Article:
A calming prayer

23 June, 2024 12th Sunday Year B

The Shetland Islands are north of Scotland and just below the Arctic Circle. They are a group of one hundred islands with only sixteen inhabited. There is a daily ferry for travellers, but also private boats for hire.


A retired naval captain used to skipper a boat taking tourists to the islands, and one day his boat had a party crowd of young people. They smirked at the old captain when they saw him saying a prayer before sailing because the day was fine and the weather calm. However, they were not long at sea before they experienced a sudden storm, and the boat began to pitch violently.


The terrified passengers came to the captain and asked him to join them in prayer.


He replied, “I say my prayers when it’s calm and when it’s rough I tend to my boat.”


We are all likely to pray for help when storms come our way. However, it is also important to seek God in the quieter moments of life and to build a relationship that takes us through all the seasons of life.


We are familiar with prayers of petition in times of need and these are personal where we ask God for certain things in life. There are prayers of intercession when we make requests on behalf of other people. Equally familiar to us are prayers of thanksgiving where we rejoice in what God has done for us.


Prayer is about relationship and God invites us to grow the relationship by spending time with God. Two other forms of prayer are prayers of blessing and adoration where we acknowledge our dependence of God and prayers of praise where we express our love for God.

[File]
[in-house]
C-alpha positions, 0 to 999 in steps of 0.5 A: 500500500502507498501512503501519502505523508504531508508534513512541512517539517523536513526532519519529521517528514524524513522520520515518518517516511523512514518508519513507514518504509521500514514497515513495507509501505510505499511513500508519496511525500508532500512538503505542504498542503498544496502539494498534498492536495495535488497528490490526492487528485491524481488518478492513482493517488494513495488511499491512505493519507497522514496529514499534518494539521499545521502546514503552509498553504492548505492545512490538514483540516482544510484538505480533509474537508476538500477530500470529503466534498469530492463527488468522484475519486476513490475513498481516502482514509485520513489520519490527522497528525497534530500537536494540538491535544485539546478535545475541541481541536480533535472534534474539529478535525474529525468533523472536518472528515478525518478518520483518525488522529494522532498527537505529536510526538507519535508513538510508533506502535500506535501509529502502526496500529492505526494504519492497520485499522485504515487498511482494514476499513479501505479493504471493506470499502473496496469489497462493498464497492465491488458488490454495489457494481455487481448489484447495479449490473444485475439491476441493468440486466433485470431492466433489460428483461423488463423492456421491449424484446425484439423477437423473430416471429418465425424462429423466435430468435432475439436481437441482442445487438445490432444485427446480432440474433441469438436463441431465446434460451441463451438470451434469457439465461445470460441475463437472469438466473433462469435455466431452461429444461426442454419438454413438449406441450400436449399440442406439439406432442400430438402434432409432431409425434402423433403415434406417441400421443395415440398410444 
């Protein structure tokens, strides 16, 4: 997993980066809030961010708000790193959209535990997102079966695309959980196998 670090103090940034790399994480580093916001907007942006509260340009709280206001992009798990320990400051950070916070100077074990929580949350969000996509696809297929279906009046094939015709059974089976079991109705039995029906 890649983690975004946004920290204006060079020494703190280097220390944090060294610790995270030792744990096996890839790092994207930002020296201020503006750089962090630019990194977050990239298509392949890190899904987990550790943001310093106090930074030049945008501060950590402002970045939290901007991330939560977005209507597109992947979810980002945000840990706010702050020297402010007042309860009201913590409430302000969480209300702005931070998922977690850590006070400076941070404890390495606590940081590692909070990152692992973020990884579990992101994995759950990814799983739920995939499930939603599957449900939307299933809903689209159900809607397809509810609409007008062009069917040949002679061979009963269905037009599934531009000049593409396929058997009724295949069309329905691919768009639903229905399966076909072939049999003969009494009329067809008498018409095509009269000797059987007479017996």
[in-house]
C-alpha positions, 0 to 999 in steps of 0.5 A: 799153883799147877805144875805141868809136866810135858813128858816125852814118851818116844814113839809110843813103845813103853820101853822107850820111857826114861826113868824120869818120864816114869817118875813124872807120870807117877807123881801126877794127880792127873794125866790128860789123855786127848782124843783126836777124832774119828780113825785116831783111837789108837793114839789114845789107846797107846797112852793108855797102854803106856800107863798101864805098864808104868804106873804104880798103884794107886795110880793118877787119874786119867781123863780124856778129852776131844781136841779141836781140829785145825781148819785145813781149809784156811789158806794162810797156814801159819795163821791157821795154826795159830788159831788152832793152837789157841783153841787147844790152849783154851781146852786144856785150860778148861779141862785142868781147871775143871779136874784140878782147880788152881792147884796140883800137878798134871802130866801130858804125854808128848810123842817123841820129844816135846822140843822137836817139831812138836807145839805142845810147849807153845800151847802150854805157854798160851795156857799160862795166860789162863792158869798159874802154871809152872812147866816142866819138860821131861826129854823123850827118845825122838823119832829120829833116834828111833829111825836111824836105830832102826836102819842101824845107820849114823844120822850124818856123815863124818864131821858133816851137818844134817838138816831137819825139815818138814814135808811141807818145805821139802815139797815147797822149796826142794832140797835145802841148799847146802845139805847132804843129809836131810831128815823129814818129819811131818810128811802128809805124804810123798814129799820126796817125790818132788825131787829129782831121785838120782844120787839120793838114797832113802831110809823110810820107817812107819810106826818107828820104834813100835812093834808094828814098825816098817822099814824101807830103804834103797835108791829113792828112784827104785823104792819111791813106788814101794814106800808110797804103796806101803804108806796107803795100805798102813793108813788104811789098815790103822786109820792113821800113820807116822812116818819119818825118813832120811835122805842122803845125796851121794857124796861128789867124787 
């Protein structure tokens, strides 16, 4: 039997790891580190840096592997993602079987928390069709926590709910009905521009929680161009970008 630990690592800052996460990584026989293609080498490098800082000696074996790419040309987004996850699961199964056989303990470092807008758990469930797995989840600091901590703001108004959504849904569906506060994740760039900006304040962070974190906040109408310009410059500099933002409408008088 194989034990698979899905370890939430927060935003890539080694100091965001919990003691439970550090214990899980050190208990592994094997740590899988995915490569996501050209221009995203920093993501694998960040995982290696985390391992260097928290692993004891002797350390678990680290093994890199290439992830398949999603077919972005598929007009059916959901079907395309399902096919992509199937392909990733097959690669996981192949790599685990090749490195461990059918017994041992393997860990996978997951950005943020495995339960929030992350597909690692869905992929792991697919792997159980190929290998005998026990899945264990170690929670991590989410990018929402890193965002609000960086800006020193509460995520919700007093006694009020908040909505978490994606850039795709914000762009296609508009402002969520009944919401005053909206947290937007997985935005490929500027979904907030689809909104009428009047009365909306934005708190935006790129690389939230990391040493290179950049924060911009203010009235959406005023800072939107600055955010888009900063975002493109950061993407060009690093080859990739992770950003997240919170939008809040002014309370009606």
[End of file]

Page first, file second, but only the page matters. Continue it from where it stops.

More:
During our busy lives we can sometimes lose sight of the need to stop, reflect and open our lives to God, so it is helpful to heed the advice of the retired naval captain, and to develop a daily pattern of prayer rather than only turning to prayer in the ‘storms of life’. This pattern will help us grow a deeper relationship with God who is ever present but not always engaged.


We have routines for exercise and recreation. We have routines for work and for play. Routines are helpful in that they help us engage in what is essential, but they also help to free us for spontaneity because they create space by taking care of the ordinary things in life. When prayer becomes part of the pattern of the day, we are giving time to nurturing our relationship with God.


As we grow in our relationship, we become more like the disciples who were in awe when Jesus calmed the storm, and they began to recognise more fully the identity of Jesus. May we become more conscious of God’s presence by developing daily patterns of prayer.


Michael A Kelly CSsR

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